So in my world, Reddit’s board in its entirety ought to be announcing their resignations along with Pao, but it won’t happen. She’ll be the fall guy here, when in fact Reddit was fatally broken when they brought her in, they hired the wrong person when they brought in Pao, and now that they’ve removed her, they have an even bigger crisis on their hands and aren’t any closer to being able to fix any of it. Pao probably should have known she was the wrong person for this role, but the bigger failure here is the board that hired her — there’s plenty of fail to spread around here, though.
The board, however, will likely skate through this relatively unharmed, much as the board of HP did when it fired Mark Hurd and hired Leo did, then had to fire Leo and hand the whole mess to Meg Whitman to fix for them. That’s the nature of these things, but we should remember and place that blame where it ultimately falls: not Pao, but Pao’s boss, the board.
Not that it really matters Reddit is fatally broken and has been for a while. I understand the attempt to build a business model to support Reddit, but if you think through the history of community sites, it’s very, very hard to find many where this has been done successfully.
Reddit is fatally broken for a number of reasons:
- As noted above, the tools for managing the community are poor and from listening to what a number of moderators have said, the success of Reddit is despite the system and tools, not because of it. If I were a potential investor and interviewing users and moderators, I’d be very wary of investing here because it sounds to me like the IP of the site is weak.
- The moderators are all volunteers, and there’s no legal requirement or incentive for their activities to align with the company’s needs and goals, and in many cases, of course, they don’t. How do you make a site successful when the people with the most power and authority on the site and the ones most responsible for the site’s success have no incentive to do what the company asks, and the only option the company has to solve this disconnect is a nuclear, scorched earth option?
- As a sub-note of that last point, why, oh why aren’t the biggest and most successful subreddits run by the company or have their mods hired into contract/consult agreements where they’re on company payroll in some way? How can you honestly cede control at this level and think it’s a good idea?
- How do you make changes to a community when the users like it as it is and have no incentive to accept changes, and you can’t make them because you’ve ceded control of the biggest and most critical pieces to people not under the company’s control?
- Reddit became a big and popular site in part because it was founded on a belief in free speech and didn’t put any limits or controls on that, nor did it put behavior limits on its users or moderators. So it unsurprisingly attracted users that were attracted to these lack of rules and limits. And then when the behaviors of those people became unacceptable (or more correctly, when the press about Reddit was so consistently about the damaging behavior of these groups that it was defining how people viewed Reddit) Reddit attempted to put rules in place and shut down a few of the most abusive groups — and not surprisingly, people brought to the site because they wanted a place without rules got upset at having rules placed on them, and hilarity ensued. And from what I can tell, Reddit was surprised at this reaction.
- By the way, moderators can take their groups private temporarily? Who thought that was a good idea? public -> private is a reasonable change for a group, but it is never, ever EVER a good idea to let someone take a group that’s private and make it public. The chances of harm to its users is immense and that’s an incredibly stupid idea. That the reddit mods could lock down their groups in protest to Reddit is a bad idea in general, but the way they could do it and the fact they could un-do it later is a massive privacy design flaw in my mind.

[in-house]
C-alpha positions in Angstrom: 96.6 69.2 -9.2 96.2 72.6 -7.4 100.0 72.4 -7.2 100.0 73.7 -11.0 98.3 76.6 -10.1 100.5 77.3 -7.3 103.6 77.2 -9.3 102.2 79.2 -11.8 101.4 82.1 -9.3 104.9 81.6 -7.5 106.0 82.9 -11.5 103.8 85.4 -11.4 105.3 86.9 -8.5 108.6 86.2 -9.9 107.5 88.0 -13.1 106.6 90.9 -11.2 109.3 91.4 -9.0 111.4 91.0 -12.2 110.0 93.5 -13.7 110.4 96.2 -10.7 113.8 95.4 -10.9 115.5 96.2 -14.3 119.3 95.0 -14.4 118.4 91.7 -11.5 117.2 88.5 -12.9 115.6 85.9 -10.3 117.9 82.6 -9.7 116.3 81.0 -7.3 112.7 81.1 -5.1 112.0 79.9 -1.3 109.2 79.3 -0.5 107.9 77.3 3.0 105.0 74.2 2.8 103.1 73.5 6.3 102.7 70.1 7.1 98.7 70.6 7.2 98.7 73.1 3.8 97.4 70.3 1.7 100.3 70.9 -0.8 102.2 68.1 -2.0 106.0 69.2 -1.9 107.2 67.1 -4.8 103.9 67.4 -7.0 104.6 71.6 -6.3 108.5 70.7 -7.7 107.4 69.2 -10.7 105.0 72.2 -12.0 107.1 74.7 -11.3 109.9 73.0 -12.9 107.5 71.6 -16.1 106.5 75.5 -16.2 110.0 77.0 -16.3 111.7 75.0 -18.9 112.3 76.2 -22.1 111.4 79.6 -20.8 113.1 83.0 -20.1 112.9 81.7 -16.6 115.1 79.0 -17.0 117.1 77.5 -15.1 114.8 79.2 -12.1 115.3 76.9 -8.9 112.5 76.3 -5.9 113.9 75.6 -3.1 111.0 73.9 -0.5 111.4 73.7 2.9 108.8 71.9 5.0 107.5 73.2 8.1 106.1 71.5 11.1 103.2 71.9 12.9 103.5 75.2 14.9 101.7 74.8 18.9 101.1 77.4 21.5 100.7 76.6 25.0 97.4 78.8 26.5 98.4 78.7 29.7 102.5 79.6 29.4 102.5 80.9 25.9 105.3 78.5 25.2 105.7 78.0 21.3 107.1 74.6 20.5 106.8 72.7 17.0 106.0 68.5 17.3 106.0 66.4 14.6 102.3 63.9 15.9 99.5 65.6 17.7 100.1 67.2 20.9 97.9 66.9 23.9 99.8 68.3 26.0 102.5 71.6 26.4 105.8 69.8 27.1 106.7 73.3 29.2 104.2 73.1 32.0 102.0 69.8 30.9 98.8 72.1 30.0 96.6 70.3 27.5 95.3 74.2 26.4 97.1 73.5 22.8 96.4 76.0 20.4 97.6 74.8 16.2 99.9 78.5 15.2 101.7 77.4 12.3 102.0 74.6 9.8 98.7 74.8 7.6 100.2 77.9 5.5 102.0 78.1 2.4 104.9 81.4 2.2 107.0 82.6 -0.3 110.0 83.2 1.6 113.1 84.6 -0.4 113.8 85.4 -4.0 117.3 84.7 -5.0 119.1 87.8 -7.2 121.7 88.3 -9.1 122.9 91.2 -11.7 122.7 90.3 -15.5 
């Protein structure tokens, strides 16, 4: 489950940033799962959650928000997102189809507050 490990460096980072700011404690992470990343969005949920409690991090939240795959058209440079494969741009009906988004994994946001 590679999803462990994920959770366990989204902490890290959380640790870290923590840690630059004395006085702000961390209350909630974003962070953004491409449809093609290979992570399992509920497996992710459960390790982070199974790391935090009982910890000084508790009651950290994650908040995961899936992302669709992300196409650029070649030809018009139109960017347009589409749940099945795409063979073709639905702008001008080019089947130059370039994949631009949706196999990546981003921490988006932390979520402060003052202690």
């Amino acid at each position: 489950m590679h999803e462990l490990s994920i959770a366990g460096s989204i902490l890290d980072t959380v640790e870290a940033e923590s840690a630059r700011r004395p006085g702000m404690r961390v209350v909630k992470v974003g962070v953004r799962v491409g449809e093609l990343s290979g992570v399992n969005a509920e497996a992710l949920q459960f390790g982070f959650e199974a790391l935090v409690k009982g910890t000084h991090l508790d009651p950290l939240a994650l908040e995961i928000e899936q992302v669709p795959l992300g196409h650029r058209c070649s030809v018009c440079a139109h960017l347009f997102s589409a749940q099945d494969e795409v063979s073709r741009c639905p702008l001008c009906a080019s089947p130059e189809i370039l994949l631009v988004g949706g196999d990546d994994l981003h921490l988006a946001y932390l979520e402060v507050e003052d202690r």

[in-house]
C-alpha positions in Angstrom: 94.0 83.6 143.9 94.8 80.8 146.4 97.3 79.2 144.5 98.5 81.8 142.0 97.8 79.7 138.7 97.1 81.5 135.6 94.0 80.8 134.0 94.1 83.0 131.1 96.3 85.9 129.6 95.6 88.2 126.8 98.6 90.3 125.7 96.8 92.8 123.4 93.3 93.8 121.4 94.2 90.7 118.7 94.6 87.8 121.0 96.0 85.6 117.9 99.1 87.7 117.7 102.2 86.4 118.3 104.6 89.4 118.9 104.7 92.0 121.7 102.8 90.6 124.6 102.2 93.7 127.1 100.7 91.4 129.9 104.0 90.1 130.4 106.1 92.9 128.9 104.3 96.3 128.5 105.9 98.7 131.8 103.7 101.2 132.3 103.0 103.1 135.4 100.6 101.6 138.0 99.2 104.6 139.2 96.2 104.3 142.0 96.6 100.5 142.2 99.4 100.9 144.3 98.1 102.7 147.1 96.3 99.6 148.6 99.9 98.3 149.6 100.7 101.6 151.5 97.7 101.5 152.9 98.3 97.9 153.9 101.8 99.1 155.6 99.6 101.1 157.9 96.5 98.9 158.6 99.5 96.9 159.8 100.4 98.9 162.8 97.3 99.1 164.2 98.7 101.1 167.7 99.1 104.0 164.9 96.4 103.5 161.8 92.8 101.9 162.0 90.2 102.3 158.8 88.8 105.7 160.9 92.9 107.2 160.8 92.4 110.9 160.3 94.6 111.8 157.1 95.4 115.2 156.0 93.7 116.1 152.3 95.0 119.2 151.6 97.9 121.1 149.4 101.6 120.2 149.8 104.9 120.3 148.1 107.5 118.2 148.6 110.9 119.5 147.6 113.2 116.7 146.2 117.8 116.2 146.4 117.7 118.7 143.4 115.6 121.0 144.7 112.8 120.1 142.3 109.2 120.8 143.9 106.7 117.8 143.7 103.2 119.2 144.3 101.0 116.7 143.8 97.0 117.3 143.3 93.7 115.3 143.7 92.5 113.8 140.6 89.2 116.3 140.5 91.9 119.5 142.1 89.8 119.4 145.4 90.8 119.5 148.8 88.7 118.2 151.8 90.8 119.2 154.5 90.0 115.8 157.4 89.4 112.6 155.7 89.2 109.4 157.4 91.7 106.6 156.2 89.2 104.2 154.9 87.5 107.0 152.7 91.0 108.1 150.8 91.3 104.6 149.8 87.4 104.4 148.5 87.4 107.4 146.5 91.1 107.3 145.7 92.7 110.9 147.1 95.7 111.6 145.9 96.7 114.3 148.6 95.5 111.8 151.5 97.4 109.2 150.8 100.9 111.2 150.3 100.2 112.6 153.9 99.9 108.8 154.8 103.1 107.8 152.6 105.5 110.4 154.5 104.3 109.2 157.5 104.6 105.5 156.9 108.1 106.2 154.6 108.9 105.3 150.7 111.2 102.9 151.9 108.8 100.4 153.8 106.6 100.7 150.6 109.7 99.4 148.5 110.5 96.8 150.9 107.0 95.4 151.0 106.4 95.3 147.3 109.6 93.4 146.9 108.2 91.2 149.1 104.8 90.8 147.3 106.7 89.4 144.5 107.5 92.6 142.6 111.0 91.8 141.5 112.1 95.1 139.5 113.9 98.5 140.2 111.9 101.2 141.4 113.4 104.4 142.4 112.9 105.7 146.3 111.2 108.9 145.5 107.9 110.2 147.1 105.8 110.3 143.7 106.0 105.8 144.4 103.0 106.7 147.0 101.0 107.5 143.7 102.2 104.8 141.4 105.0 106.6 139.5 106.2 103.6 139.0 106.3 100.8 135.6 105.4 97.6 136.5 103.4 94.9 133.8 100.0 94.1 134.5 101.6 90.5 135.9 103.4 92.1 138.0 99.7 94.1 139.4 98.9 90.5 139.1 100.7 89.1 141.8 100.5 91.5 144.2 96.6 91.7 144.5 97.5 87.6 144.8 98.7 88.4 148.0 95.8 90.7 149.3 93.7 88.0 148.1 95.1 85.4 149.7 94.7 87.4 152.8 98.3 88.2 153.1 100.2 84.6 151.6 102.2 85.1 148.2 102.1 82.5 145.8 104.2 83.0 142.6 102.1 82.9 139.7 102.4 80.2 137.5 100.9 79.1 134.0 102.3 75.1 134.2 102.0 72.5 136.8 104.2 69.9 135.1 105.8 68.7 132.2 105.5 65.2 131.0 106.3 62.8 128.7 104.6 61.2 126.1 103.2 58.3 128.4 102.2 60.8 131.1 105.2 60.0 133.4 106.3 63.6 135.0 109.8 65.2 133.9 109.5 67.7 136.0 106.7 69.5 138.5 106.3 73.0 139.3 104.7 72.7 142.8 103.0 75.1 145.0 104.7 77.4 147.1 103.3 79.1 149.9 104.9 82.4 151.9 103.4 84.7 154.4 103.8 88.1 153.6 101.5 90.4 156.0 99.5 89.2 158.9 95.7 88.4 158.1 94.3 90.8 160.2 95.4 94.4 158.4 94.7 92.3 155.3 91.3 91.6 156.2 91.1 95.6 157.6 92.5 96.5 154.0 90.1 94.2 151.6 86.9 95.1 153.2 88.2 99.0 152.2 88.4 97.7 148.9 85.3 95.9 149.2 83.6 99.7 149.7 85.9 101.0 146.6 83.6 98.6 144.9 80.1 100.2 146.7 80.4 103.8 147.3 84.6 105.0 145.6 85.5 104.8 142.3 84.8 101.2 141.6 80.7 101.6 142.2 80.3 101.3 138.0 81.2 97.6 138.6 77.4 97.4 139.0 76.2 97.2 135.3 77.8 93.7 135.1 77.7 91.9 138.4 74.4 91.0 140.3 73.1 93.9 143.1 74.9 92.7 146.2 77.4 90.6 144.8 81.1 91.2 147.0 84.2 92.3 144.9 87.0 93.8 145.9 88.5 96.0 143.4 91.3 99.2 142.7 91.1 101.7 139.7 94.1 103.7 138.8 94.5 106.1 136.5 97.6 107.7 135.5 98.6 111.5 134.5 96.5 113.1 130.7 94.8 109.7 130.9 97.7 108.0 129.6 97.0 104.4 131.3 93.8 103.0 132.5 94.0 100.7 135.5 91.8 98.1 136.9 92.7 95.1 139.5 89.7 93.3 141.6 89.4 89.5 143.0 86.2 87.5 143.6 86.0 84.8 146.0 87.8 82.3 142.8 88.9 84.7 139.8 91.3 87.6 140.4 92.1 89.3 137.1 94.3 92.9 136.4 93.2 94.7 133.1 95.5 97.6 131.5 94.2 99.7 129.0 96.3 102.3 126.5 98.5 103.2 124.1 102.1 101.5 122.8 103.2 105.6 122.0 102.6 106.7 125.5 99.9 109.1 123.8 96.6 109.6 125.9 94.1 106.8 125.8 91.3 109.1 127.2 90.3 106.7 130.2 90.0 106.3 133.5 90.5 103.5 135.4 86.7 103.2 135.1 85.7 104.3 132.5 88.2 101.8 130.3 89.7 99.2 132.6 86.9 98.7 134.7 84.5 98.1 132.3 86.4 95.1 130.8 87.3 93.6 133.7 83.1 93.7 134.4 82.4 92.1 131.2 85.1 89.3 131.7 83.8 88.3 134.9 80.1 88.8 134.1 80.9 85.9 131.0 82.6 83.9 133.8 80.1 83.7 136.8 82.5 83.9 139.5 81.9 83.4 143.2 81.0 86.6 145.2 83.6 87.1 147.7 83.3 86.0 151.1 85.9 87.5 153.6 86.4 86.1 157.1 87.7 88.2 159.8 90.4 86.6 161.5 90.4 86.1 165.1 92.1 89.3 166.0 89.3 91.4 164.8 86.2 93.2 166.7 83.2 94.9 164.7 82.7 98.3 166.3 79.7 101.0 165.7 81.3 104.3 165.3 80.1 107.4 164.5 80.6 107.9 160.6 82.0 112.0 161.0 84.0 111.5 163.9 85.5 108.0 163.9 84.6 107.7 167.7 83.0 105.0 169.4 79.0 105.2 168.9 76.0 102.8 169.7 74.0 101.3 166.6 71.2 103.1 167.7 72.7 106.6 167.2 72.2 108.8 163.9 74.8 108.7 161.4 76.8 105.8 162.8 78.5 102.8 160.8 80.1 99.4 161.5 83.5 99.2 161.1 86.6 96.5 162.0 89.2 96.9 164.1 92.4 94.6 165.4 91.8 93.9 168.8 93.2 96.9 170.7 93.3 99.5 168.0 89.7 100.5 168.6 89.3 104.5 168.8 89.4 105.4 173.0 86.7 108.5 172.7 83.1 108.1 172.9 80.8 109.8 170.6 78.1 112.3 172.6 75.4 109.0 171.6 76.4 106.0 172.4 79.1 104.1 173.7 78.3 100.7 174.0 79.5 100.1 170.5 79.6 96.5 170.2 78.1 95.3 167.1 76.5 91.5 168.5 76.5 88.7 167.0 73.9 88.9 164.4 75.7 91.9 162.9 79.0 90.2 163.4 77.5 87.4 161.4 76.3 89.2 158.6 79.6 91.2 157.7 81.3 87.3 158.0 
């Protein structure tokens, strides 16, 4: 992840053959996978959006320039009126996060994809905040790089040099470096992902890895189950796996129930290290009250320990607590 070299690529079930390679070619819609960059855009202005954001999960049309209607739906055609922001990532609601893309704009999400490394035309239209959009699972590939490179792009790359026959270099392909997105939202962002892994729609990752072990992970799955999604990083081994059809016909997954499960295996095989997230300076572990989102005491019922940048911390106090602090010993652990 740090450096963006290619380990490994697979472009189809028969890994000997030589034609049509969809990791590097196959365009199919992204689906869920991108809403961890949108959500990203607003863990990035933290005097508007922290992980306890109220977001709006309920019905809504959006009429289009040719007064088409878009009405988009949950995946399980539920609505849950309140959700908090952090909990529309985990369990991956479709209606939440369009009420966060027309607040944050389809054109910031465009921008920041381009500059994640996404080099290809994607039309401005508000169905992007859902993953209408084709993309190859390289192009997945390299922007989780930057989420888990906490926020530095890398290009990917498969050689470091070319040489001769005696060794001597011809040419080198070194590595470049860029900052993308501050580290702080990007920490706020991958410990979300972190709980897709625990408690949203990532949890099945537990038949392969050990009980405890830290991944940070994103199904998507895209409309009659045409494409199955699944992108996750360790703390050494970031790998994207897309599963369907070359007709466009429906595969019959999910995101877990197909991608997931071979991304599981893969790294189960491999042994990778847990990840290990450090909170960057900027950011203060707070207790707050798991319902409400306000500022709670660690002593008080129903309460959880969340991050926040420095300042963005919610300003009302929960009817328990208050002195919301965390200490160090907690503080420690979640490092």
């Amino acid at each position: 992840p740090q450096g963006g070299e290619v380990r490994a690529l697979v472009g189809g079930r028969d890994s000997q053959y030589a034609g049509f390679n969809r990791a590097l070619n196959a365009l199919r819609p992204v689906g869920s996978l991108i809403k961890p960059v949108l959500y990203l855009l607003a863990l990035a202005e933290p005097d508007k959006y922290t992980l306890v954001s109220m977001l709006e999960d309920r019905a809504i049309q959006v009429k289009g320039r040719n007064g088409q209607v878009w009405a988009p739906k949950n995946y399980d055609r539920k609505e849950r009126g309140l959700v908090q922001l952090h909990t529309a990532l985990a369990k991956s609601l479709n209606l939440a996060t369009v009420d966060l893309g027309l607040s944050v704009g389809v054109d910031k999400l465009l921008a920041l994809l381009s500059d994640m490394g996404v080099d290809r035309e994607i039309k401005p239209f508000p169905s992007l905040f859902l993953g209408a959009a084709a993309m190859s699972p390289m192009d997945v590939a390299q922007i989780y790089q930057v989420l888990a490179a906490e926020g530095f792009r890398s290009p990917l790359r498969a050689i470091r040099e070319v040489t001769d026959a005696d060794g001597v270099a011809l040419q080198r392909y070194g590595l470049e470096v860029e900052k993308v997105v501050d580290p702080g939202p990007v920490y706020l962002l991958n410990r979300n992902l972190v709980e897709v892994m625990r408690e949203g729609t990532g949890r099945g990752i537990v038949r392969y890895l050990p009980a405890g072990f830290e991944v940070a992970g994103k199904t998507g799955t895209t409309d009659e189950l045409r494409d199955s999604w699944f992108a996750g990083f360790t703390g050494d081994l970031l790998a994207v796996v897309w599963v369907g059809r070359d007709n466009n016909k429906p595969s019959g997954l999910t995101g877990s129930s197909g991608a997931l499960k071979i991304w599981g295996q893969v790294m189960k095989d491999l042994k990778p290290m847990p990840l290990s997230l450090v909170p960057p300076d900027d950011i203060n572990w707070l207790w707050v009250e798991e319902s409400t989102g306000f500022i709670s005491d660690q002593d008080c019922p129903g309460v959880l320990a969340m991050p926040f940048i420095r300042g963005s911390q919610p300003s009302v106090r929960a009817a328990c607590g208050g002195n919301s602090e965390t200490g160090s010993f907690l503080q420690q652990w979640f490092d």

So Reddit is a cluster. The way the site is built technically is poor with weak tools for the admins and moderators. The rules that built the community and the way the power structure of the community is set up means the people with the most power have the least need to buy into Reddit’s attempts to take more power within the company and away from the volunteer moderators who have done most of the hard work with the site. Throw a lack of any real feedback system between company and moderators or users, and a lack of any real reward system to moderators by the company, and why is anyone surprised nobody particularly cares what the company wants if it doesn’t seem to benefit the users?
I see poor management with a naive attitude about the use of the site, weak tools and IP, a mis-aligned power structure where there’s no need for the people with the real power to care what the company wants, no real communication between company and its moderators or users, and a lot of really toxic users and groups that have caused the site major PR and reputation disasters but which the company is both reluctant and in many cases unable to control or remove.
Other than that, Mrs. Lincoln, how did you like the play?
How do you fix this?
You don’t. You can’t. Reddit has failed, and we are now witnessing its immolation.
So what should Reddit do? Let me say up front this basic fact: if the Reddit board were to call me up and offer me a blank check to come in and fix Reddit for them, I would laugh and hang up. I wouldn’t touch this disaster under any circumstances. But if they were to ask me what advice I have for the idiot stupid enough to take this gig, here’s what I’d tell them:
Don’t try to fix it. It’s broken. It can’t be fixed. Instead, it’s time to decide what the service you want is, and build that service out of the ashes of the failure of this Reddit. A great starting point is the AMA and the most popular reddits. Figure out the revenue model and make sure it’s baked in to this new model. Anything that isn’t part of this new model that exists on the old site will end up being shut down. you can expect that won’t go well when you announce it.